Wednesday, May 5, 2010


My earliest memory of my uncle, moms brother, is from the summer after our parents divorced. Mom, Rose and I came to Oklahoma City to visit her parents. My uncle and his family came over to our grandparents for a cookout. There was so much food I couldn't imagine how we were ever going to eat it all. My uncle and grandfather grilled for what seemed like hours while my cousins and I played in the yard. Rose and my youngest cousin were both infants at the time and we delighted in pulling them around in a wagon. There were many such cookouts over the years once we moved here and always so much food and fun. We never thought about how at some point those days would be gone forever.

My uncle was a kind gentle man much like my grandfather. He served in the Air Force first in active duty and then in the reserves for more than twenty years. He had nine children, seven stepchildren, numerous grandchildren and great grandchildren but he treated Rose and I like daughters. Then quietly, much as he had lived, he died on April 7th.

I spoke to him everyday since I moved back home four years ago, sometimes three or four times a day depending on what was going on in the world. At first our conversations were mostly about mom since she was battling cancer but after she passed away we mostly talked about sports, he was an avid sports fan just like mom was. He would also call about things he heard on the news, I don't like watching the news so he wanted to make sure I knew what was going on. The morning of April 7th we talked about the fact that he wasn't feeling well when he woke up. I asked about his blood sugar and his blood pressure. They were both high but he had taken his medication and was going to take it easy he said. The day before he had been running errands and on Monday he had worked in his garden. I didn't think much of the fact that he said he didn't feel well but asked that he call me later to let me know how he was feeling. When my phone rang at about 7:00 pm and I saw on the caller id it was him I answered the phone by saying "hey how ya feeling?" but, instead of his voice it was my aunt saying he was not breathing.

We rushed to the hospital but I knew that if paramedics had left their home with him not breathing they were unable to revive him. When I told Rose that he was in heaven with mom, grandma and grandpa, our favorite cousin Thomas and our Aunt Julia she said she wanted to go to heaven too. I didn't know how to respond at first but then I said that I hoped she would stay with me because if she left there would be no one to take care of me. She didn't respond but I hope we both live a long time, I'm not sure what I would do without her.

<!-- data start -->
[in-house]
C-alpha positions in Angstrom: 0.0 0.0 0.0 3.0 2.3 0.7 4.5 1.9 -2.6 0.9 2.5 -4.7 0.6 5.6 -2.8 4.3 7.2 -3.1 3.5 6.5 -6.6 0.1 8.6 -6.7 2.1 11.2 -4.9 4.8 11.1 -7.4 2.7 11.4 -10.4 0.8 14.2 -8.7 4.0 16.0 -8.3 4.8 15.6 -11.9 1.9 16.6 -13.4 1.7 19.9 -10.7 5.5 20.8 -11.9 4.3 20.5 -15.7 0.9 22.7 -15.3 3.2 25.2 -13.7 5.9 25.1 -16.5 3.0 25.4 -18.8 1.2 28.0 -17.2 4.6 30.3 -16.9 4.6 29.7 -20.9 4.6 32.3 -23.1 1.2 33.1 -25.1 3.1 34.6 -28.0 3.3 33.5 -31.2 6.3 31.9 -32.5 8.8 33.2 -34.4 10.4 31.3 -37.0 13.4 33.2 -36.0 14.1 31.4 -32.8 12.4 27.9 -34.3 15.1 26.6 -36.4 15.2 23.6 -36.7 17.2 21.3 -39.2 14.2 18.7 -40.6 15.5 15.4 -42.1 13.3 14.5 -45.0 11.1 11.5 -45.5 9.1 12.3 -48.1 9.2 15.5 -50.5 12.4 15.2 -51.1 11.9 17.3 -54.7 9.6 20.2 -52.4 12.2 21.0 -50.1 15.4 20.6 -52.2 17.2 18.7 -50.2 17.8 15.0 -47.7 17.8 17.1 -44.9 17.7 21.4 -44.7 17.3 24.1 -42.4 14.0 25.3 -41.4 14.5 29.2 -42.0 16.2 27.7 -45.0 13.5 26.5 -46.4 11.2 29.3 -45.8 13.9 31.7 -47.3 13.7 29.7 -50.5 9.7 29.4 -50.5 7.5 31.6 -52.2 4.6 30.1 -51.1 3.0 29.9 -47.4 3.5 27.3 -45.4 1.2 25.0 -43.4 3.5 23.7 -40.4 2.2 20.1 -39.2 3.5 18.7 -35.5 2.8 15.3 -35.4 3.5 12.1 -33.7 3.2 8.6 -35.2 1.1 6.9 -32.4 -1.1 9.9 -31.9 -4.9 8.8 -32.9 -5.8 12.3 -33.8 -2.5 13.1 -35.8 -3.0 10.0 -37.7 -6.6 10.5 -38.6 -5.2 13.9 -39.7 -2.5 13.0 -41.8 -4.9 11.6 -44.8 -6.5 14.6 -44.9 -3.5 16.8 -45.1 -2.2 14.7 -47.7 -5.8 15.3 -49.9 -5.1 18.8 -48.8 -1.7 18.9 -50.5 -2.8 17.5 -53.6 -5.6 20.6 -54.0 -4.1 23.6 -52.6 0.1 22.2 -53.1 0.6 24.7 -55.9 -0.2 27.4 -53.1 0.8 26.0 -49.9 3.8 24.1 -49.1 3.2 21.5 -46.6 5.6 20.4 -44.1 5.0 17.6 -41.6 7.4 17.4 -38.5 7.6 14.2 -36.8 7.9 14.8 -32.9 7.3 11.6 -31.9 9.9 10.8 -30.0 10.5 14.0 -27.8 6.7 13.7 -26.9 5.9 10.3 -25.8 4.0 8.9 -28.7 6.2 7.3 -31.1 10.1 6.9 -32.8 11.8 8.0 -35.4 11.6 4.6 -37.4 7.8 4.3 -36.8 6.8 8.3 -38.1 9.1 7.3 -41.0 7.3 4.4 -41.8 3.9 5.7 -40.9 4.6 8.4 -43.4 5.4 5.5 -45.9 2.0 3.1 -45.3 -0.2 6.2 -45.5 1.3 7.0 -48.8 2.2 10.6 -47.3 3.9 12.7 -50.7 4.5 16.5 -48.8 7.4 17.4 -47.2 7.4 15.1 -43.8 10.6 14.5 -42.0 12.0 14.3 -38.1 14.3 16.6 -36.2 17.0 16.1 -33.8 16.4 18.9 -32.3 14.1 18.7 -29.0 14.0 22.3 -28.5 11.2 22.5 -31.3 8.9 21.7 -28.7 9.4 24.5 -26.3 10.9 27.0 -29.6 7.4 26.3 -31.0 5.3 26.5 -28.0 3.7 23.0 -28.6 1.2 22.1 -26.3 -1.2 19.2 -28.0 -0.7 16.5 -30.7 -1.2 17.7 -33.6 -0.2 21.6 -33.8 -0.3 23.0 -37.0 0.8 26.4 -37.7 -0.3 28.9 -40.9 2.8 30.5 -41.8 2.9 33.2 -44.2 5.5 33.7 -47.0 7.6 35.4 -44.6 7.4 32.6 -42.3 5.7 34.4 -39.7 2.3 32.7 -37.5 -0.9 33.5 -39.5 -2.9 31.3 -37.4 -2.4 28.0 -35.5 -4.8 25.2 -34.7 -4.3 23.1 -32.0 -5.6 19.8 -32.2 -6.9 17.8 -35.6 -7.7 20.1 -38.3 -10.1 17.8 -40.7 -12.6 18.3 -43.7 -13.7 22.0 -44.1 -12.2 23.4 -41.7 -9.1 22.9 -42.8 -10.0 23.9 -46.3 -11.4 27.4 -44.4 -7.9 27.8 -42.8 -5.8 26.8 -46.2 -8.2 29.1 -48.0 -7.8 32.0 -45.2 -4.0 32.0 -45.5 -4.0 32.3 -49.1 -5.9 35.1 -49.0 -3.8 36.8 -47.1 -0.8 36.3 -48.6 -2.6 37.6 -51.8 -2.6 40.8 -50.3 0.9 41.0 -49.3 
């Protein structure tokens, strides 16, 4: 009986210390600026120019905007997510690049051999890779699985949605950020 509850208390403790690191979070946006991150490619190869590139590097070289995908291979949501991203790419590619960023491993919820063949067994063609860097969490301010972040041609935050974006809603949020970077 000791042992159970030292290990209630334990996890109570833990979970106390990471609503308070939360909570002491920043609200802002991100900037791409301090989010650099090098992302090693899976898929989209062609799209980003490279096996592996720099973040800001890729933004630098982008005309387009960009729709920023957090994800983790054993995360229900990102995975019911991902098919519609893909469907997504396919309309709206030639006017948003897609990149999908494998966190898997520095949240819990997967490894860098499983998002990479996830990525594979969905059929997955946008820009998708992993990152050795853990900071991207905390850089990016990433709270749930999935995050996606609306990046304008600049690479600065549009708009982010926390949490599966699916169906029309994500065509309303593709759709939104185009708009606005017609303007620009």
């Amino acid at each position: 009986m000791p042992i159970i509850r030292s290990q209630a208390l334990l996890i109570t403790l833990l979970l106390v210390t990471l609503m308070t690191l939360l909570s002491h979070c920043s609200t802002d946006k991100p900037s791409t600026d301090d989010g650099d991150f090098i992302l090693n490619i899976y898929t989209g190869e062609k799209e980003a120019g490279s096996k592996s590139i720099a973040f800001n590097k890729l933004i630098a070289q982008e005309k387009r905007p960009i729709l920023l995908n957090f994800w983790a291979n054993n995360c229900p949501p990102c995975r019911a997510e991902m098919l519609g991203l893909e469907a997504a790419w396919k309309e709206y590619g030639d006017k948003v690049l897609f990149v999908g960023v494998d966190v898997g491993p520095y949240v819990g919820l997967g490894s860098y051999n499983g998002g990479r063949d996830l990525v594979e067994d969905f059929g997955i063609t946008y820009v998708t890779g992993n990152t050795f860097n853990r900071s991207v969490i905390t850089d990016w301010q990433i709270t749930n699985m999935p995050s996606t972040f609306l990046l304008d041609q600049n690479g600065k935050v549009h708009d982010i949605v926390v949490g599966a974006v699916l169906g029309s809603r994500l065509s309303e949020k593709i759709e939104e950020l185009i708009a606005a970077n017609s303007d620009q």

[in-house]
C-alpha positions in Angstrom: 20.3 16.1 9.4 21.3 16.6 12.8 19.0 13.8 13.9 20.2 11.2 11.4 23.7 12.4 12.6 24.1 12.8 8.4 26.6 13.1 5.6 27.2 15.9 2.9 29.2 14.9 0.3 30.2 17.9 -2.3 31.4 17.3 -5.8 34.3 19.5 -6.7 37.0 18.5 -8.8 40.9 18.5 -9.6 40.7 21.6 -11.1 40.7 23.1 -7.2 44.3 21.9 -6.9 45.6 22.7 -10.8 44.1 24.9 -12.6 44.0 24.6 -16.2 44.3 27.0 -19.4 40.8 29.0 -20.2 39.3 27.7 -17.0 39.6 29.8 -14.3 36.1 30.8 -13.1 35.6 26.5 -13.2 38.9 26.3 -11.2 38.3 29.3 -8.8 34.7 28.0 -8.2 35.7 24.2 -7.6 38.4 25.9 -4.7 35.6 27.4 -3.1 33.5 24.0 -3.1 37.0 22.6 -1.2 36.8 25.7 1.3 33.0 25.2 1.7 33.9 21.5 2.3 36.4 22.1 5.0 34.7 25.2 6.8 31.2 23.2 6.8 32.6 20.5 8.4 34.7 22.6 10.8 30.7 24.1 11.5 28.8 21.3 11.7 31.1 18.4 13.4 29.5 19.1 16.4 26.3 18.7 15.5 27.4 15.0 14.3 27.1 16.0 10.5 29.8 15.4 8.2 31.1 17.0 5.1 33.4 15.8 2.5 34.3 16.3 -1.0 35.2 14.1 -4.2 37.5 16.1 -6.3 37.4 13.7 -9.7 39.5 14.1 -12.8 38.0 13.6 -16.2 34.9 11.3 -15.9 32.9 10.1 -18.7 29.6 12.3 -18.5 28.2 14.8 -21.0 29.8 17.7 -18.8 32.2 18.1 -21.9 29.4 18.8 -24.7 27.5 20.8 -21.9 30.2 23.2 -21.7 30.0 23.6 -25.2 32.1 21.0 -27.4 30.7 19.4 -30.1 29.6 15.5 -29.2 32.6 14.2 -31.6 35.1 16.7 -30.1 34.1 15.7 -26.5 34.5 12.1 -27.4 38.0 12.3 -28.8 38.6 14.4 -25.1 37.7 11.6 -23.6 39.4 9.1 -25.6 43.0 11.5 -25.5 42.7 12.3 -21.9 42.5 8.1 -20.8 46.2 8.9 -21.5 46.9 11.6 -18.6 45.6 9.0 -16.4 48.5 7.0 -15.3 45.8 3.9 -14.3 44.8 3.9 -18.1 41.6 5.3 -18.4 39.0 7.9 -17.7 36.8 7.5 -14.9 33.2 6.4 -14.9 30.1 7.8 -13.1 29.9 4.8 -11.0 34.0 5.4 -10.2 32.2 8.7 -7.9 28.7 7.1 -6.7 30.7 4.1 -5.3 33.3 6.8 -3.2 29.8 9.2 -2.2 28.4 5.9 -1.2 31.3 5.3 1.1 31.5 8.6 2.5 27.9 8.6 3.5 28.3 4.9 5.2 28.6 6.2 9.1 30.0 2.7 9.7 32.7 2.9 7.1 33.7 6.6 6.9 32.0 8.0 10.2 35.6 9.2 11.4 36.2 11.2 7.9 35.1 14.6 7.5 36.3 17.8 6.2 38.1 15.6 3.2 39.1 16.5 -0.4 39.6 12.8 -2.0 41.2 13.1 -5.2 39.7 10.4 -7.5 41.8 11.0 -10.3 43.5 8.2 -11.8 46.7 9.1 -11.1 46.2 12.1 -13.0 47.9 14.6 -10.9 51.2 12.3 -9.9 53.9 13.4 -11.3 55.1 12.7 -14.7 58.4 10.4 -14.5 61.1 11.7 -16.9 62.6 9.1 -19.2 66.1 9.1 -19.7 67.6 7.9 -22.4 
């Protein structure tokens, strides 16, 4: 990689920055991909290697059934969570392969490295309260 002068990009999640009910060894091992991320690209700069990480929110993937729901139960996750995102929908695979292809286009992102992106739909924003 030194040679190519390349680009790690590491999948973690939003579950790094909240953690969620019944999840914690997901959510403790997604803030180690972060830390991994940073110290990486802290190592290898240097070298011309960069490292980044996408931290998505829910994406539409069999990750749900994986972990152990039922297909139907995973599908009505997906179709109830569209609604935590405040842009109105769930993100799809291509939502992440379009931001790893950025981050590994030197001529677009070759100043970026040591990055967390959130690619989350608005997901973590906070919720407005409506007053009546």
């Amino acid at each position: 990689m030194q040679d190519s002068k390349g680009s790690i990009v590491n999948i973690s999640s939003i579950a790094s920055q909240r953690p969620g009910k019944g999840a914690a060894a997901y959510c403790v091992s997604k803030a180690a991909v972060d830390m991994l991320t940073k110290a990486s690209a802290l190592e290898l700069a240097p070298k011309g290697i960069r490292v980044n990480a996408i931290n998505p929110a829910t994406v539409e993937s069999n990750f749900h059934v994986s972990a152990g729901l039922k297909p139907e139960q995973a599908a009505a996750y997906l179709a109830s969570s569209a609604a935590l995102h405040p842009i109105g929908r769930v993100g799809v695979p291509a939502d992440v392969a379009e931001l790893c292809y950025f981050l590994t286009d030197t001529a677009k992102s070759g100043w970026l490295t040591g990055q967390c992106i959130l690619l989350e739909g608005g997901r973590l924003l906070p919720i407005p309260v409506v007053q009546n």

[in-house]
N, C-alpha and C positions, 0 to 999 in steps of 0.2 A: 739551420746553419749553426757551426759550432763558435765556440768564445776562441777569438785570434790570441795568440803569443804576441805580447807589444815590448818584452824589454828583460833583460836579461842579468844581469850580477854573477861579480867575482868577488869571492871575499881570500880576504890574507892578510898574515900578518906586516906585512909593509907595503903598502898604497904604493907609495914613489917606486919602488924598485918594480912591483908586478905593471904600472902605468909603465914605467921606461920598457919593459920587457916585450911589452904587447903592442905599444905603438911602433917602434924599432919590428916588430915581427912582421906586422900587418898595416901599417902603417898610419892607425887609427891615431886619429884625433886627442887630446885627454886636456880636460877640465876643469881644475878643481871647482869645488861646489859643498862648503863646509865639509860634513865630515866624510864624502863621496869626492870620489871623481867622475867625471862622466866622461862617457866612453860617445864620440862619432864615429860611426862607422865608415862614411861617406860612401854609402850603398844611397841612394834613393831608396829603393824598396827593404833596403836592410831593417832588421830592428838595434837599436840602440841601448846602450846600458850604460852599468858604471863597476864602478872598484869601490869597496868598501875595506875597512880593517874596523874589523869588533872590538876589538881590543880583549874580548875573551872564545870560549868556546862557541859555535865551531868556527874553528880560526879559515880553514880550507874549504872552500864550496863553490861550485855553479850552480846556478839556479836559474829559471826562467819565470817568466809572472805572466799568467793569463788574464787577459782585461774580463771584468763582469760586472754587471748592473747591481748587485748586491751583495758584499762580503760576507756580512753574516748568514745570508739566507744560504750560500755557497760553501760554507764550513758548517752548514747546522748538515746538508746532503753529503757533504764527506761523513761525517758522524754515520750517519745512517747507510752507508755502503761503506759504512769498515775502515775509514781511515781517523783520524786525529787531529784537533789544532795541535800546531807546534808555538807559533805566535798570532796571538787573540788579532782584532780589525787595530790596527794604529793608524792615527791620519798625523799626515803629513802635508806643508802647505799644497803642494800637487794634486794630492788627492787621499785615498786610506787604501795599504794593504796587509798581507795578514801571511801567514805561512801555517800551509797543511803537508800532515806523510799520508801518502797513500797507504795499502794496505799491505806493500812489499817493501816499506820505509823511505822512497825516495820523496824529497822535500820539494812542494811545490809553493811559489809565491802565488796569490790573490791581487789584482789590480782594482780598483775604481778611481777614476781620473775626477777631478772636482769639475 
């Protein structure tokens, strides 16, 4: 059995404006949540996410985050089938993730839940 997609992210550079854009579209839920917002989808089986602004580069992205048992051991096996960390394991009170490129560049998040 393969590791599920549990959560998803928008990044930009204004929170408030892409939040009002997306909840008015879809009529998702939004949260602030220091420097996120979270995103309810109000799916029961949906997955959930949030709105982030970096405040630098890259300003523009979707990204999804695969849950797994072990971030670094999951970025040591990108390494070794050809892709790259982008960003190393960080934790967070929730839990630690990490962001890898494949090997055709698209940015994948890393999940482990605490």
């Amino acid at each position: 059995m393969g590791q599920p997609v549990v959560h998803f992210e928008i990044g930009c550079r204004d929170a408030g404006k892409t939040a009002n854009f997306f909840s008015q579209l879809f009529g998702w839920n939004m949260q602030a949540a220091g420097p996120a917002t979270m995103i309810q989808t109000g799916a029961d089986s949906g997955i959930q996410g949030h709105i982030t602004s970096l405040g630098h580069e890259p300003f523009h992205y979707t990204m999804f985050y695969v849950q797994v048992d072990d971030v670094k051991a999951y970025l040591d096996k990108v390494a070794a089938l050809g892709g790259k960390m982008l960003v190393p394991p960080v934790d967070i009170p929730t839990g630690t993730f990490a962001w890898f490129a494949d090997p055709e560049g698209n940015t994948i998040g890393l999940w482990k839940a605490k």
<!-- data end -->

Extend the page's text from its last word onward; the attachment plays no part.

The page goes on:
There are things in life that are expected but yet when they happen they are often unexpected. Death is one of those things. And even though I have lost all of the people who made me who I am and the pain of that will never go away, I am grateful for being born into the family that I was born into.

This is my first painting since my uncles death and I titled it Unexpected for all those things that I should have seen coming a mile away but never did.

Have a great day everybody, thanks for stopping by.


Anonymous said...

Betty has the most interesting way of painting abstraction. Her colors are brilliant and her design is bold sensuous and indicative of bright carnival colors. Her work almost looks like looped tapestry. Her colors are bright, bold and happy. Your eyes are riveted to her brilliant art work. Abstraction was born from a long chain going back to Impressionism the middle income answer to bourgeous realism . She has such a well honed sense of design. Her canvas is well balanced and drenched in gorgeous color. She is the master of abstraction but to tell you the truth I like her style better than the most famous abstractionist of all the famed Pablo Piccasso. This abstract style would be the most singular art piece in decorating a huge living room or den. Abstract isn’t an art style that appeals to all consumers, but I feel that Betty has captured motion and emotion in her art.

Unknown said...

I am so sorry for your loss Betty. This painting is a beautiful as well as painful tribute to your uncle who clearly meant so much to you. I too lost an uncle, a man that I loved dearly and who was a wonderful influence in my life. His death was a shock as well - aren't they all in a way? I send love and condolences to you as well as some happy news. You were the winner on my blog. :) You can take a look at the tags in my stamps shop and see which set you'd like. Email me with your address at and I'll ship them out to you. :)